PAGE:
In response to some queries I’ve been receiving recently from writers thinking about self publishing, here is an update on the nuts and bolts of what it entails.
Self publishing offers exciting opportunities for writers …
- You get to be in control of everything, including
- When you publish
- What you publish
- The look of the book, including cover design
- The price
… It also entails a certain amount of hard work, but depending on your inclination and your budget you can get other people to do all or some of it for you. Here’s what you need to do:
- Write the best book you can and have it professionally edited and proofread
- Hire a professional cover designer
- Convert the manuscript into ebook for Amazon and other online retailers
- Publish the ebook on Amazon direct, and/or through Smashwords
- Design and publish the paperback
- Market it!
Amazon is the leading online retailer but there are other important outlets as well, including Kobo, Nook and Apple iBooks. It is possible to publish your book on all of them for free.
There is also Ingram Spark. They publish and distribute ebooks and paperbacks globally. The pros and cons of IS are
- Their worldwide distribution is better than Amazon’s
- The quality of paper and print is marginally better than Amazon’s
- You have a better chance of selling your book through retailers who don’t like Amazon
- They have print outlets in the UK and in Australia, as well as the USA
- Unlike Amazon and the rest however you will need your own ISBN. These are available to buy in a minimum of 10 through Neilsen (in the UK).
Marketing your book is a challenge, there’s no doubt about that, and the more writers choose to self publish the harder it is to get anyone to read your book. In my experience non fiction is easier to market than fiction as you can target a specific readership. That said, you can do as little or as much marketing as you like depending on whether you are hoping to make money out of your writing or are just happy to have your book out there.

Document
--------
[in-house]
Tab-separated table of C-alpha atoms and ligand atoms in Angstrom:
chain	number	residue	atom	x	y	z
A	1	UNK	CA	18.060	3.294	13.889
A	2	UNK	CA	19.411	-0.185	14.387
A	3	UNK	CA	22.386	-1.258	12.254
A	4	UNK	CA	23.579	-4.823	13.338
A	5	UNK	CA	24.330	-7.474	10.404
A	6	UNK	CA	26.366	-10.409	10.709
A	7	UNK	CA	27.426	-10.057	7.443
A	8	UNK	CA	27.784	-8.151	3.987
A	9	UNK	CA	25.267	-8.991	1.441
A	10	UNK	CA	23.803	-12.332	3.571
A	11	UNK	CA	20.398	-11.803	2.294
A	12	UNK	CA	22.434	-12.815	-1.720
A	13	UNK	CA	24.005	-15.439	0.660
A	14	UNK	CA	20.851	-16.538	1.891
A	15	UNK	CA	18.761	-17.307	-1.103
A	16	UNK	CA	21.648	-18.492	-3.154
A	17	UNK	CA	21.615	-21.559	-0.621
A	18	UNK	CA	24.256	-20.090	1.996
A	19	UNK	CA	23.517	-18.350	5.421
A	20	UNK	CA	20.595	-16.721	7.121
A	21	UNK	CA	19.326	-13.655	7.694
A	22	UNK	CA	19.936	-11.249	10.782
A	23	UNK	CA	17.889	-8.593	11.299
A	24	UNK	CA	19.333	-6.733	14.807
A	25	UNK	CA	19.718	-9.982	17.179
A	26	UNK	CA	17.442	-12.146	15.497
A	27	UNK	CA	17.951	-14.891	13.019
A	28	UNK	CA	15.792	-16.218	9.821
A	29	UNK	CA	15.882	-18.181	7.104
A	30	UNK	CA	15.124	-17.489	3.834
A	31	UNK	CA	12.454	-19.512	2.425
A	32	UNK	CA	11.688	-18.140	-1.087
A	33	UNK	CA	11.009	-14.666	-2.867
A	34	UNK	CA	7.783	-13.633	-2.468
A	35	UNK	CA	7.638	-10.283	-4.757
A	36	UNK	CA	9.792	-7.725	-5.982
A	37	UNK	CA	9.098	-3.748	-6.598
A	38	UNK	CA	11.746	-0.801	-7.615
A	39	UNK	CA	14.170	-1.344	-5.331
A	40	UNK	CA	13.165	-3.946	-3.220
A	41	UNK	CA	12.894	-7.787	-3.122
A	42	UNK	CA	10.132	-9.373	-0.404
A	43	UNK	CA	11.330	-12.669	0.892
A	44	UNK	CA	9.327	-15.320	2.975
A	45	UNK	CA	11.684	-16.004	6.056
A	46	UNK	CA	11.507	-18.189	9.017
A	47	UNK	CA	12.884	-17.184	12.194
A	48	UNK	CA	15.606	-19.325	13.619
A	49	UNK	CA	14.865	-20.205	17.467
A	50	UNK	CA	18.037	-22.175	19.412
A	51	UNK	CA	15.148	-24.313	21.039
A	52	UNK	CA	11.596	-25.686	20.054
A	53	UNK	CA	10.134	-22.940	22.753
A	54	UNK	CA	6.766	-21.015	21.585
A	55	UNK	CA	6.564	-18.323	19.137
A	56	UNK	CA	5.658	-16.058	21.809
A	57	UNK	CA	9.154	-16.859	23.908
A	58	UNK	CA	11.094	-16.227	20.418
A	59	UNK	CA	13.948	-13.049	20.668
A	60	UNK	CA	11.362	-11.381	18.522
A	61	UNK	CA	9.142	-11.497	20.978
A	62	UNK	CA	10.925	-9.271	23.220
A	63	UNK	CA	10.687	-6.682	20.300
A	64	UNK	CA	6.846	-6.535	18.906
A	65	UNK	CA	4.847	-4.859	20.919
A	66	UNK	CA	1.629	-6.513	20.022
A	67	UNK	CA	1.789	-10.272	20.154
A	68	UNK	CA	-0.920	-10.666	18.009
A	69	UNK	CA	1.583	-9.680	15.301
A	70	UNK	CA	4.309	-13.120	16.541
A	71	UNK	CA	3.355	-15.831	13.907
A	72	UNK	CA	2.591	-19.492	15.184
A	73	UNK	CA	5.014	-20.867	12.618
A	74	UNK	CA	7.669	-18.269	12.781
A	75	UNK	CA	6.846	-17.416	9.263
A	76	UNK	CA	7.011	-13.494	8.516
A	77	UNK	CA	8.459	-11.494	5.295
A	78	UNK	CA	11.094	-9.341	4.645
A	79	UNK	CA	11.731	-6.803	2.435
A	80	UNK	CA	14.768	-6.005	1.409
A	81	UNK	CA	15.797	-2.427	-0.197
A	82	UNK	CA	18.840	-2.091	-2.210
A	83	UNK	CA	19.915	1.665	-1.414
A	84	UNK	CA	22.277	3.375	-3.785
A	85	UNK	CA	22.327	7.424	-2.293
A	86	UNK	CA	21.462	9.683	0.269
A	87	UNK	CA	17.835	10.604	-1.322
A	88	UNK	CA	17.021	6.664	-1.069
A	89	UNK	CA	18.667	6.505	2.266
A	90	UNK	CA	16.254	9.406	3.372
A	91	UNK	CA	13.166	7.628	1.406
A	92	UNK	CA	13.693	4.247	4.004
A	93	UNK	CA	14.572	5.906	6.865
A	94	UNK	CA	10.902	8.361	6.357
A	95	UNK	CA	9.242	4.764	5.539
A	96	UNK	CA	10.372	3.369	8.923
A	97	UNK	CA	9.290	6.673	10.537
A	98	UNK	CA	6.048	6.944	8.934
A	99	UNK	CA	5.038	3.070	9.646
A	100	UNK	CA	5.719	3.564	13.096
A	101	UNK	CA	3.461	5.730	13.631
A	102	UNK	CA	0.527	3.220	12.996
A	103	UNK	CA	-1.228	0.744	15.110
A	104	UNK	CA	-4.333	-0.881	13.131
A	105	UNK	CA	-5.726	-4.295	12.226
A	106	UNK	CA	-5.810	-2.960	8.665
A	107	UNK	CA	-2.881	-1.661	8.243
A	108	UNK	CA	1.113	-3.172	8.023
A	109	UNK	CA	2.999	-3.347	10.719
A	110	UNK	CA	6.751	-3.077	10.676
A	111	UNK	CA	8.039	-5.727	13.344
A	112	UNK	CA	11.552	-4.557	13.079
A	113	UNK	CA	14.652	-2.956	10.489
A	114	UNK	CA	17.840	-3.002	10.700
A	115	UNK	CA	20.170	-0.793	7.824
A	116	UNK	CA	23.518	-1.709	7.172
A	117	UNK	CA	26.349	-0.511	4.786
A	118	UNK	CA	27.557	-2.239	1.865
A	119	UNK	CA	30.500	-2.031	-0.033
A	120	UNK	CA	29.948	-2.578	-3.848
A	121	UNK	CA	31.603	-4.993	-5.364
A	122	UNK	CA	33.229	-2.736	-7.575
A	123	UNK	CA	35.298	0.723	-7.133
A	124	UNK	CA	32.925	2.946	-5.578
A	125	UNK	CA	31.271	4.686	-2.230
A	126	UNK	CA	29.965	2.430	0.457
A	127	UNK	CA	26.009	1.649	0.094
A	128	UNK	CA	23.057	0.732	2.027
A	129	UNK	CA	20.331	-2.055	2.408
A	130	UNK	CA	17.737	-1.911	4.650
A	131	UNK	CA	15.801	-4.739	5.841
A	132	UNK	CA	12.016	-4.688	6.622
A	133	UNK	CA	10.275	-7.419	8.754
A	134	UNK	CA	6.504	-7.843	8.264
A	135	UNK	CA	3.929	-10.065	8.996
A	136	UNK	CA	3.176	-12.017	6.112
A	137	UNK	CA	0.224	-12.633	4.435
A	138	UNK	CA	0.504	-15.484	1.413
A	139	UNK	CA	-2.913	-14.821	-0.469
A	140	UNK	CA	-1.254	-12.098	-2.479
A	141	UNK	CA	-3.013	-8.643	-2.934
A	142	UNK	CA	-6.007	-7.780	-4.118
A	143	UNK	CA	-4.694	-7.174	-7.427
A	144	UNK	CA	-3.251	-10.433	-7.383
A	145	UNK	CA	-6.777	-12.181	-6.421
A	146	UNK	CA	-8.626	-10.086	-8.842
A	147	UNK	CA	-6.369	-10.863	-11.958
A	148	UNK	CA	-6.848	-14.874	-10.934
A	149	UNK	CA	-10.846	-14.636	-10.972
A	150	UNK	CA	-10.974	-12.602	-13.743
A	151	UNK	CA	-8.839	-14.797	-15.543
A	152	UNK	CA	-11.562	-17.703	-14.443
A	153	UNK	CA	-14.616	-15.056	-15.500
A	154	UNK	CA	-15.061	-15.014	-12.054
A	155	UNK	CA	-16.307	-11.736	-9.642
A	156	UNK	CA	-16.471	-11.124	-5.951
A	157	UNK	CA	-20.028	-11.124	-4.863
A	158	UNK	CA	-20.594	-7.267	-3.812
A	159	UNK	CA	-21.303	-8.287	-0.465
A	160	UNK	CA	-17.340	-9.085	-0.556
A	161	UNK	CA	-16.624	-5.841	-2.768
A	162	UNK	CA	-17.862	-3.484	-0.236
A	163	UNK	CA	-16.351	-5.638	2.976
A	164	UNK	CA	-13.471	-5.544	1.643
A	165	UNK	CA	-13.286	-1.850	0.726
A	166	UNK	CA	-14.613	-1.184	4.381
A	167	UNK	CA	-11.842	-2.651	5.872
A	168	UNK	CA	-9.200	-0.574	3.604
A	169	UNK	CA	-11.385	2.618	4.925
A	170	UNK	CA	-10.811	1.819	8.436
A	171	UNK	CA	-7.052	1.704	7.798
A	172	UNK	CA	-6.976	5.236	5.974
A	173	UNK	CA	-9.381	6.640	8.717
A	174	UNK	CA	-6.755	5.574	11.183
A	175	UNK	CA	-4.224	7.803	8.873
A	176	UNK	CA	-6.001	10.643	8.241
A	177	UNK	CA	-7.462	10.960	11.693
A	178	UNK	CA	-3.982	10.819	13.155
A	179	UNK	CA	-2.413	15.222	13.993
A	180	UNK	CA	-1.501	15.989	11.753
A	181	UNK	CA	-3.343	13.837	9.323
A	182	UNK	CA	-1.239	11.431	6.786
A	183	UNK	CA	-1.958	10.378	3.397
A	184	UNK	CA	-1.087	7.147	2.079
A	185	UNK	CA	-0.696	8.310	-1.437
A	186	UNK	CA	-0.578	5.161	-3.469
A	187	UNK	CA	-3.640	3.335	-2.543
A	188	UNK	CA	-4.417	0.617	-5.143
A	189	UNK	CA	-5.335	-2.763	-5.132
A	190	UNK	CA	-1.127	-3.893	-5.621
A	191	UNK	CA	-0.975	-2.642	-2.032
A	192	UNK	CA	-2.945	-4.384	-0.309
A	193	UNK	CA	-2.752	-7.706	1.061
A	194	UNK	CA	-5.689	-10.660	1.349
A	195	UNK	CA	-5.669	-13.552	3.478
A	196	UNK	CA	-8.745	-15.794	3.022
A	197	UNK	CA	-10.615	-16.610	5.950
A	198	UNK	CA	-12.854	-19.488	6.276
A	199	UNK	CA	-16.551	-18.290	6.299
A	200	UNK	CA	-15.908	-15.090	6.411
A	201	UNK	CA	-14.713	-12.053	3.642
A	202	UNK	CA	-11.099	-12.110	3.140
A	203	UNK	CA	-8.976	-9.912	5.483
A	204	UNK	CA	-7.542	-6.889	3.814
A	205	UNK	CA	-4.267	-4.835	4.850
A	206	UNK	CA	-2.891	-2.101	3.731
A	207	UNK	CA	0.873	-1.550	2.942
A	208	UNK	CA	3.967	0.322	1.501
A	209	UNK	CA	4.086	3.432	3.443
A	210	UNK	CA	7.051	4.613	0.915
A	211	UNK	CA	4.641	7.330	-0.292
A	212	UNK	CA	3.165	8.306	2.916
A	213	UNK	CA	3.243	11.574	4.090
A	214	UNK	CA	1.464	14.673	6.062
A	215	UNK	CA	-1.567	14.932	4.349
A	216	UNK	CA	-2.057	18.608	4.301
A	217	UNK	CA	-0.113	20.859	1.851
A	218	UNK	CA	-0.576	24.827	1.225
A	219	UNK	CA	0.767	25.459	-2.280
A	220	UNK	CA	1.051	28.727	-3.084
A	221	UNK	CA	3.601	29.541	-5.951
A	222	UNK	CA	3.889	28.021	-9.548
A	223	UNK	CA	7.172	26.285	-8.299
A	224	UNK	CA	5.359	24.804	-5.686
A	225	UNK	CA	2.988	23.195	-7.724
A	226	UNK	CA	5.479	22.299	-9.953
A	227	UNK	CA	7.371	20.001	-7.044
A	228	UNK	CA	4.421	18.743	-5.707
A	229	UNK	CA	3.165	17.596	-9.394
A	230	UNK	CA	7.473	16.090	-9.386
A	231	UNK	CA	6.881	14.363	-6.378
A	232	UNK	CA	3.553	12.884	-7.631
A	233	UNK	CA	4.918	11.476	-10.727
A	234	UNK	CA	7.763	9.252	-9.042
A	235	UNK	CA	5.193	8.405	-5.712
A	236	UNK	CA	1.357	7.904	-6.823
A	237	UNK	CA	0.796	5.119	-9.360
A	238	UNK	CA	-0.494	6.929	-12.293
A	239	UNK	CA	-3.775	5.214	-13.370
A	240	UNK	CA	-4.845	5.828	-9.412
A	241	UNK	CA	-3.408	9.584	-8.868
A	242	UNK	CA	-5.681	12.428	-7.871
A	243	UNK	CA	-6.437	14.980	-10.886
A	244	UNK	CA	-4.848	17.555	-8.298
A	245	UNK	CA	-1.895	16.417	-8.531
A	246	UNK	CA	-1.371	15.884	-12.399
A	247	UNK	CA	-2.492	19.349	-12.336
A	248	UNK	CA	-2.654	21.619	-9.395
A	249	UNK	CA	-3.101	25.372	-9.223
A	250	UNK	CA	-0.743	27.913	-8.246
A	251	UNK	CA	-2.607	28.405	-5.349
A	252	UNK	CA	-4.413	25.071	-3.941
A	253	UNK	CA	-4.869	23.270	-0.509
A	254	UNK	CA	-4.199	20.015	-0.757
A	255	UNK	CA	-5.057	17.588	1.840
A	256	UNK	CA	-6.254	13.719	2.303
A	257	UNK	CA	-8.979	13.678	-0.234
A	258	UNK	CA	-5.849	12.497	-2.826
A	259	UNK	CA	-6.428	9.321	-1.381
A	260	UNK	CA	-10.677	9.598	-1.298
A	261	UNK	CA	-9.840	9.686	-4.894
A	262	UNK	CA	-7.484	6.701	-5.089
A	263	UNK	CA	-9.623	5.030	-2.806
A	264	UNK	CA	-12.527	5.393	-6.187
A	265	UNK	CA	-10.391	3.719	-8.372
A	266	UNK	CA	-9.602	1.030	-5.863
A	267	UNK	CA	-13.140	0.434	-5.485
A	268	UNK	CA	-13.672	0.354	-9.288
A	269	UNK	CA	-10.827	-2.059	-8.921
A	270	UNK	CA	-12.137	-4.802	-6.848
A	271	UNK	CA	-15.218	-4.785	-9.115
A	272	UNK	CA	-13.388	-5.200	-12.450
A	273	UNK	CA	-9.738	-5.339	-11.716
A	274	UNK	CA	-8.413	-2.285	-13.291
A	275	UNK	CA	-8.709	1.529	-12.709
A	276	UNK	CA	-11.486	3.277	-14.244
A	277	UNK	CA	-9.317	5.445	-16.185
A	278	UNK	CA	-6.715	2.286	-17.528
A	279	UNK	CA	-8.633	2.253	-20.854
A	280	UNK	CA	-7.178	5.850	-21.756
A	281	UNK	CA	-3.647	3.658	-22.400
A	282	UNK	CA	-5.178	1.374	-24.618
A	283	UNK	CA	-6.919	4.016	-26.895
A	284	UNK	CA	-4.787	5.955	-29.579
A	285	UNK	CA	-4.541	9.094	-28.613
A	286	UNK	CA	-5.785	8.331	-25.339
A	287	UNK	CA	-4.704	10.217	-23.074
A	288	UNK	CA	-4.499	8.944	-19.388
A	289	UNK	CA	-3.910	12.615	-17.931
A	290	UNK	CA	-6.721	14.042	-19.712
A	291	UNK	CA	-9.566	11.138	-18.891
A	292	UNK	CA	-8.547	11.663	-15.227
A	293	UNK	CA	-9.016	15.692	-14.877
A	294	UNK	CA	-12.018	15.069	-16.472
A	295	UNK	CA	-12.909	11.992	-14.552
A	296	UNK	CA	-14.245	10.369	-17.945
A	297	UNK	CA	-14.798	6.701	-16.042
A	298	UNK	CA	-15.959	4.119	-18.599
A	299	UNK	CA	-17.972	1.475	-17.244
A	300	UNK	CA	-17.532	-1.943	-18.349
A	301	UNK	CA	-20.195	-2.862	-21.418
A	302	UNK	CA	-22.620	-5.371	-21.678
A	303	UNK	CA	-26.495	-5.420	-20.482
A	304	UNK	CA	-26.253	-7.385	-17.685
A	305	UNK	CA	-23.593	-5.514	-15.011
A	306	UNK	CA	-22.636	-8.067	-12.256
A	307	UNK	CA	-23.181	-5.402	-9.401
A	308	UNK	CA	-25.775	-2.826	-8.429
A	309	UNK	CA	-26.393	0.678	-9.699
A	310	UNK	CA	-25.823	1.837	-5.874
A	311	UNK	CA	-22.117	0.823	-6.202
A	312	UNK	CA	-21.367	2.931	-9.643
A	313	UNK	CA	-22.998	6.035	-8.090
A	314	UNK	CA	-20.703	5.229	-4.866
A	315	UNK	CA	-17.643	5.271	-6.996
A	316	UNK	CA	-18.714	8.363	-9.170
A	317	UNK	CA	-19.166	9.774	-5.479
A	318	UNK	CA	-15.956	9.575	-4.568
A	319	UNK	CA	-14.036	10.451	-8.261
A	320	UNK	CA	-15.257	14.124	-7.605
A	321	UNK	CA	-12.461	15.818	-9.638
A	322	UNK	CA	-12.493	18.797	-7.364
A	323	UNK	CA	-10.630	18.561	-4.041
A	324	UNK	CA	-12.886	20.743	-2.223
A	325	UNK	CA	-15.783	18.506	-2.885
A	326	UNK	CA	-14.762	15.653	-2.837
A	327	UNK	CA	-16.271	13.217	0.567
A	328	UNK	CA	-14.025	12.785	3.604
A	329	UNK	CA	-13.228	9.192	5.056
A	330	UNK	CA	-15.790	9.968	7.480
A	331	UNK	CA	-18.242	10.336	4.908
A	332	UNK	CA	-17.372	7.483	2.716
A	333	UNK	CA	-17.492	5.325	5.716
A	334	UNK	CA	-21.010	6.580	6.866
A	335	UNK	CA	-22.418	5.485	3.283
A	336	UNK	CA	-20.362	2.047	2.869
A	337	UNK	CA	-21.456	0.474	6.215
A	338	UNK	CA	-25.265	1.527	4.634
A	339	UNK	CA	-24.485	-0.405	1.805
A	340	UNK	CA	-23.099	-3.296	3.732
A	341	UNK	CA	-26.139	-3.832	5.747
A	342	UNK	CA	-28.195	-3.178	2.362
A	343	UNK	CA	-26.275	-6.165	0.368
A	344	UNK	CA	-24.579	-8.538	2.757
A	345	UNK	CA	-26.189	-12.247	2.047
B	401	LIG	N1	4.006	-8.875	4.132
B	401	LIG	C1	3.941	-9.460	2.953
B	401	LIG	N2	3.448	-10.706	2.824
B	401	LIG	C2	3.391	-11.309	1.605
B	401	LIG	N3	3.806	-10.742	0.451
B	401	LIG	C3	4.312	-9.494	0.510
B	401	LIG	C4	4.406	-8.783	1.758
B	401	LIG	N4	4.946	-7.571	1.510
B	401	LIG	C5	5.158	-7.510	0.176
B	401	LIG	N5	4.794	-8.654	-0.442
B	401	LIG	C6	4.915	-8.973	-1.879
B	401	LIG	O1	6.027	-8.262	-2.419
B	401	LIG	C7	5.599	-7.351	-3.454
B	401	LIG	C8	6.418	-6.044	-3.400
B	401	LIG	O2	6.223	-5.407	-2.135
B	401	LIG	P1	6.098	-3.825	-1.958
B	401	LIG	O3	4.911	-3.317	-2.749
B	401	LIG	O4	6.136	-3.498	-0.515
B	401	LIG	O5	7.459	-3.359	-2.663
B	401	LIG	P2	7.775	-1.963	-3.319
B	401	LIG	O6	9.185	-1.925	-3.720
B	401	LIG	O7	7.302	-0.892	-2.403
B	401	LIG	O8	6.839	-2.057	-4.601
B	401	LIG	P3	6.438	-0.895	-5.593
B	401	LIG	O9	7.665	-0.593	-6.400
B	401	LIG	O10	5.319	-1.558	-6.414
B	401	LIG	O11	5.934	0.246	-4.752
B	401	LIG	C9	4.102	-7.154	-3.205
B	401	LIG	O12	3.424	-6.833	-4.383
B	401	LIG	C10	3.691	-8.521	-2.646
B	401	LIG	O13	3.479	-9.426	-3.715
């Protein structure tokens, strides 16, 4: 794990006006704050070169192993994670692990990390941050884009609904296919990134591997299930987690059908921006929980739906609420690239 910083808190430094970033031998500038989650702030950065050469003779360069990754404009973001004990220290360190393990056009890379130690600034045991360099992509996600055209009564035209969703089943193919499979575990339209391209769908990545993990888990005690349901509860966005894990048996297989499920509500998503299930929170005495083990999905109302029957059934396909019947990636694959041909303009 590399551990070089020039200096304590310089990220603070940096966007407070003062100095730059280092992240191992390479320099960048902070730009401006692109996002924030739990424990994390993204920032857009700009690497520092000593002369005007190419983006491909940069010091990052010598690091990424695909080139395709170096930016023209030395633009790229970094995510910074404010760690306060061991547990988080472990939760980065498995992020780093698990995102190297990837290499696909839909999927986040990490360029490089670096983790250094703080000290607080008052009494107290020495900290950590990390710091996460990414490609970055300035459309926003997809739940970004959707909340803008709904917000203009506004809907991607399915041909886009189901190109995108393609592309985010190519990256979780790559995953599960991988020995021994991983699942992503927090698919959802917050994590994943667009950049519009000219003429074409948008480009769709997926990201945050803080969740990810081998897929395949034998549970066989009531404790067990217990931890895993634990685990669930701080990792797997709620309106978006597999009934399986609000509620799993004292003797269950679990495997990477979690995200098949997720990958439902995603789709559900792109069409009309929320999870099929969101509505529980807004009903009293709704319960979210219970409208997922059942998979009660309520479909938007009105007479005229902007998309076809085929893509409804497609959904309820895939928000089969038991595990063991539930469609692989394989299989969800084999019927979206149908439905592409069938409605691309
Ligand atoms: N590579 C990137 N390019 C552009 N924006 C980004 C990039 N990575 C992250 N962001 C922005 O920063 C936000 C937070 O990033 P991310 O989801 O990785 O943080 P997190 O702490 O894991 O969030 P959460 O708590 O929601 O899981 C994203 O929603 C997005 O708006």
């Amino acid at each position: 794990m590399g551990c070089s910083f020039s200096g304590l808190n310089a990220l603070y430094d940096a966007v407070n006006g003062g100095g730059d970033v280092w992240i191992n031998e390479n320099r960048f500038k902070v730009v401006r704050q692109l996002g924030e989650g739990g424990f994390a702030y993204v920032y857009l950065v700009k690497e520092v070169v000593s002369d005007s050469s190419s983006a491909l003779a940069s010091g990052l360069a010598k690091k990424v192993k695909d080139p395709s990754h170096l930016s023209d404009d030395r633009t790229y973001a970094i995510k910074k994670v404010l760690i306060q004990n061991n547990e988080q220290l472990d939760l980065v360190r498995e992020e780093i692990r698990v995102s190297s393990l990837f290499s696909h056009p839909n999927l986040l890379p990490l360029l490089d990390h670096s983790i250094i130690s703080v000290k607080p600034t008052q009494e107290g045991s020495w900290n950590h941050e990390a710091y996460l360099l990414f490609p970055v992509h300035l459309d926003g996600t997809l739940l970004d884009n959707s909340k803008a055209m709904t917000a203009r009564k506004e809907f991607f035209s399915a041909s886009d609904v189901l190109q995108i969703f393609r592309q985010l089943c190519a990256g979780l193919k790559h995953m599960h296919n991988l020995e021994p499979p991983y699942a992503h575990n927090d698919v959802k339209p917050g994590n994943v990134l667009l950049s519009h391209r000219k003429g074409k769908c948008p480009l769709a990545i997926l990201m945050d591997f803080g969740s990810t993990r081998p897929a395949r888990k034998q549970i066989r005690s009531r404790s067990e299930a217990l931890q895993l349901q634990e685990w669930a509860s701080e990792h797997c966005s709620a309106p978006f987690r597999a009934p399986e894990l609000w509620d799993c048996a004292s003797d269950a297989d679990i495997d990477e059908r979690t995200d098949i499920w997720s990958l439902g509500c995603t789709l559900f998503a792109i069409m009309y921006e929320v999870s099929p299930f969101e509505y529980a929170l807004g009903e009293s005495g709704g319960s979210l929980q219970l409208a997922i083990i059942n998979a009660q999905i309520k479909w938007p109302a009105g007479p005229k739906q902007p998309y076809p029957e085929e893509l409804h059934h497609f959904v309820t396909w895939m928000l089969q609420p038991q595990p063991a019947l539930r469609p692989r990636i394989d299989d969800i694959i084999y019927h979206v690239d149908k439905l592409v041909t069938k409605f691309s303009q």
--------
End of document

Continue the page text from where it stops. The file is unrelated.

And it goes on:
For more information on the whole process, plus how to find people to help you, please click on https://patsytrench.com//2015/08/16/self-publishing-for-family-historians/
If you are serious about self publishing you might consider joining The Alliance of Independent Authors. They have a private Facebook forum where you can get advice on all aspects of independent publishing, and there are also regular online conferences and physical meetups. Click on the ALLi sidebar on this page to find out more.
Good luck with your indie publishing enterprise, and if you have any questions don’t hesitate to get in touch.
2 thoughts on “Self publishing: the nuts and bolts”
Patsy, this is really helpful. Many thanks!
It’s a pleasure! Glad you find it helpful. It’s just a sketch really and aimed at authors who are not familiar with indie publishing.
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